The lawyer for the former Chief Medical Officer of MED company Vireo Health has accused Minnesota law enforcement of evidence manipulation and witness intimidation. His client and another former employee face felony charges for allegedly smuggling $500,000 worth of cannabis oil from Minnesota to New York in an armored vehicle.
Canadian pot stocks soared in anticipation of California. Analyst Alan Brochstein warned investors that the market remains tricky.
Marijuana Policy Project founder Rob Kampia is no longer with the organization. He’s starting a new company called Marijuana Leadership Campaign. In 2010, Kampia took a leave of absence from the organization amid sexual harassment concerns. Tom Angell says a major newspaper story detailing further allegations against Kampia is in the works.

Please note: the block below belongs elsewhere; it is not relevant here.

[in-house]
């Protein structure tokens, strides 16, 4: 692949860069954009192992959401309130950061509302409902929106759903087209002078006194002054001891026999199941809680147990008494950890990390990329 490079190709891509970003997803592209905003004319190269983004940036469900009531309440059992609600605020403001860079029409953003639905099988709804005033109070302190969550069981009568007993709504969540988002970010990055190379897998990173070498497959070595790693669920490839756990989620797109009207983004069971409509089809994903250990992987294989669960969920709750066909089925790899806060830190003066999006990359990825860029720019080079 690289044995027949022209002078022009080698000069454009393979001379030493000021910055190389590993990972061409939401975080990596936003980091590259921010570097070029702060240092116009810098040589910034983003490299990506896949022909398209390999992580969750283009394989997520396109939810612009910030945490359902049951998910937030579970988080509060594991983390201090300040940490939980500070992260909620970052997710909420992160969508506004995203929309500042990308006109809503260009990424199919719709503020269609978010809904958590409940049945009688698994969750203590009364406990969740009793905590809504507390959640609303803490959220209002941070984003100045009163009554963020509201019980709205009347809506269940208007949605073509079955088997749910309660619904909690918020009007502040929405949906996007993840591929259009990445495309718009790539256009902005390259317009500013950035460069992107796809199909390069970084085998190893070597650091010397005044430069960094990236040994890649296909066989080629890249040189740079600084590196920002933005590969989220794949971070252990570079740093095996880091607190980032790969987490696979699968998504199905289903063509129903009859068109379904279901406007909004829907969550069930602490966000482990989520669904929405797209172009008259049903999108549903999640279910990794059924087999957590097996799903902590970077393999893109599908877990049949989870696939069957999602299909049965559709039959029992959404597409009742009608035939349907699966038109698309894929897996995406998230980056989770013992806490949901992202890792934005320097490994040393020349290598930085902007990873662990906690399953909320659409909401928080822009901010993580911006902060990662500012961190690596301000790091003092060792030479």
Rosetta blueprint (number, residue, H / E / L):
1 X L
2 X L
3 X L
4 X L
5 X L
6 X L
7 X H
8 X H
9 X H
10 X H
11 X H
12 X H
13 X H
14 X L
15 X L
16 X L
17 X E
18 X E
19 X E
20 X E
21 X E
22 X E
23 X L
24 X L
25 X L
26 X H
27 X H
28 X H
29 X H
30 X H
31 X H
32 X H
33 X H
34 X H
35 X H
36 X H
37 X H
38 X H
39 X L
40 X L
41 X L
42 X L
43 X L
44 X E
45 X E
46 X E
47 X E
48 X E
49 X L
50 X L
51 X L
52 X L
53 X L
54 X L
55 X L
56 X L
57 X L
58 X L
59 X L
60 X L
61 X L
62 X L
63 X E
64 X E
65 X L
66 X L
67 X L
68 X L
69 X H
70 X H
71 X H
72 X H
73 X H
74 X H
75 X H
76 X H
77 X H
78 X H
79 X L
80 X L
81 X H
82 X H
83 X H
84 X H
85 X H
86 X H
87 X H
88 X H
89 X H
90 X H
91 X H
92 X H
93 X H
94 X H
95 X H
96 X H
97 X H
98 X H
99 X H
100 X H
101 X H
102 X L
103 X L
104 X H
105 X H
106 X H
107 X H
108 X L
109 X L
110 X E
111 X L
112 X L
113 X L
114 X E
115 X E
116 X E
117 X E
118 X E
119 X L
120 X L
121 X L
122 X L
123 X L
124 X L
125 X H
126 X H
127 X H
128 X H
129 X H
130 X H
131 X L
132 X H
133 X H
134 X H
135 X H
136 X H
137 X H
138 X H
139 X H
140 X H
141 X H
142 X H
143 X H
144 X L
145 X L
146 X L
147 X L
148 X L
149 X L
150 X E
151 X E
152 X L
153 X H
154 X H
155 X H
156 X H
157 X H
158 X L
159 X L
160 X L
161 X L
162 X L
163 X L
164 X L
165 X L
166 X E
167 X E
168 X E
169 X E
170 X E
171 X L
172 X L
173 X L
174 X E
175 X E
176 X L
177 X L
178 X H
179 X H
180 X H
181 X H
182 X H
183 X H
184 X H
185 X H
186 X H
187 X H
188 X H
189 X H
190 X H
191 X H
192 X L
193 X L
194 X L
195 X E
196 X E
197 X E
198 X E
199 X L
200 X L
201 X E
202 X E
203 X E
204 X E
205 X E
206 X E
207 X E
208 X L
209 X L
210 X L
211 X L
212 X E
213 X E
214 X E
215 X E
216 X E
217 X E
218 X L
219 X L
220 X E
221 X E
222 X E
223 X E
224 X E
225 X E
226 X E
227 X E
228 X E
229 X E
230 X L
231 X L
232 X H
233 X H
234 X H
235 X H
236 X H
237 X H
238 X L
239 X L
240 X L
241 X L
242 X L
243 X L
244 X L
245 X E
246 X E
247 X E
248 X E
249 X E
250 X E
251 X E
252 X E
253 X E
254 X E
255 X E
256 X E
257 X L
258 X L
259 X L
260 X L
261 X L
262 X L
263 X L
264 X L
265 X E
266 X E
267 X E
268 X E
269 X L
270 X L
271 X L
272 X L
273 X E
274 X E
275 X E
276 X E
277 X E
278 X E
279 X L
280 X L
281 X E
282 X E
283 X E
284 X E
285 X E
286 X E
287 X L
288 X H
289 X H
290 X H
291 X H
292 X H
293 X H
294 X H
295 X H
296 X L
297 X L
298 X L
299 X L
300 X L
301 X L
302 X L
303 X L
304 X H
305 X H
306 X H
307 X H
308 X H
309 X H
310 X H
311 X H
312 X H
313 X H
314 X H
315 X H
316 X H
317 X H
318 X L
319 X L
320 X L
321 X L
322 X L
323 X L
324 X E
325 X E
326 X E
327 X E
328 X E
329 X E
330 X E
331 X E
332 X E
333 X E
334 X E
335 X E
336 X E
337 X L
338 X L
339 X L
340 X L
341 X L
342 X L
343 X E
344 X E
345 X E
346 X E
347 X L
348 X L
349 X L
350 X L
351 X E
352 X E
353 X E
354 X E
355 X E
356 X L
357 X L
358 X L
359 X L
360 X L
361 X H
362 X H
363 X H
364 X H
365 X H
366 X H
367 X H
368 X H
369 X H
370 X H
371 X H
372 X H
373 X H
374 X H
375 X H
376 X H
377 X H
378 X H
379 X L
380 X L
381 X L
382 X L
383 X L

A bank ended its relationship with Sacramento canna-law firm Greenbridge Corporate Counsel after Greenbridge declined to provide information on its clients.
A Florida judge halted the award of a coveted Florida grow license to a black farmer, a provision of state MED law. It’s the latest twist in a complex legal case.
In the N.Y. Times, Julie Weed looks into how cannabis companies raise capital.
FiveThirtyEight says the market increasingly favors larger businesses.
Financial firm Edward Jones says Canadian pot stocks remain risky.
A new cannabis exchange traded fund started trading on NYSE Arca under the symbol MJX. Canadian MED producer Cronos Group is the fund’s largest holding. Seeking Alpha has more.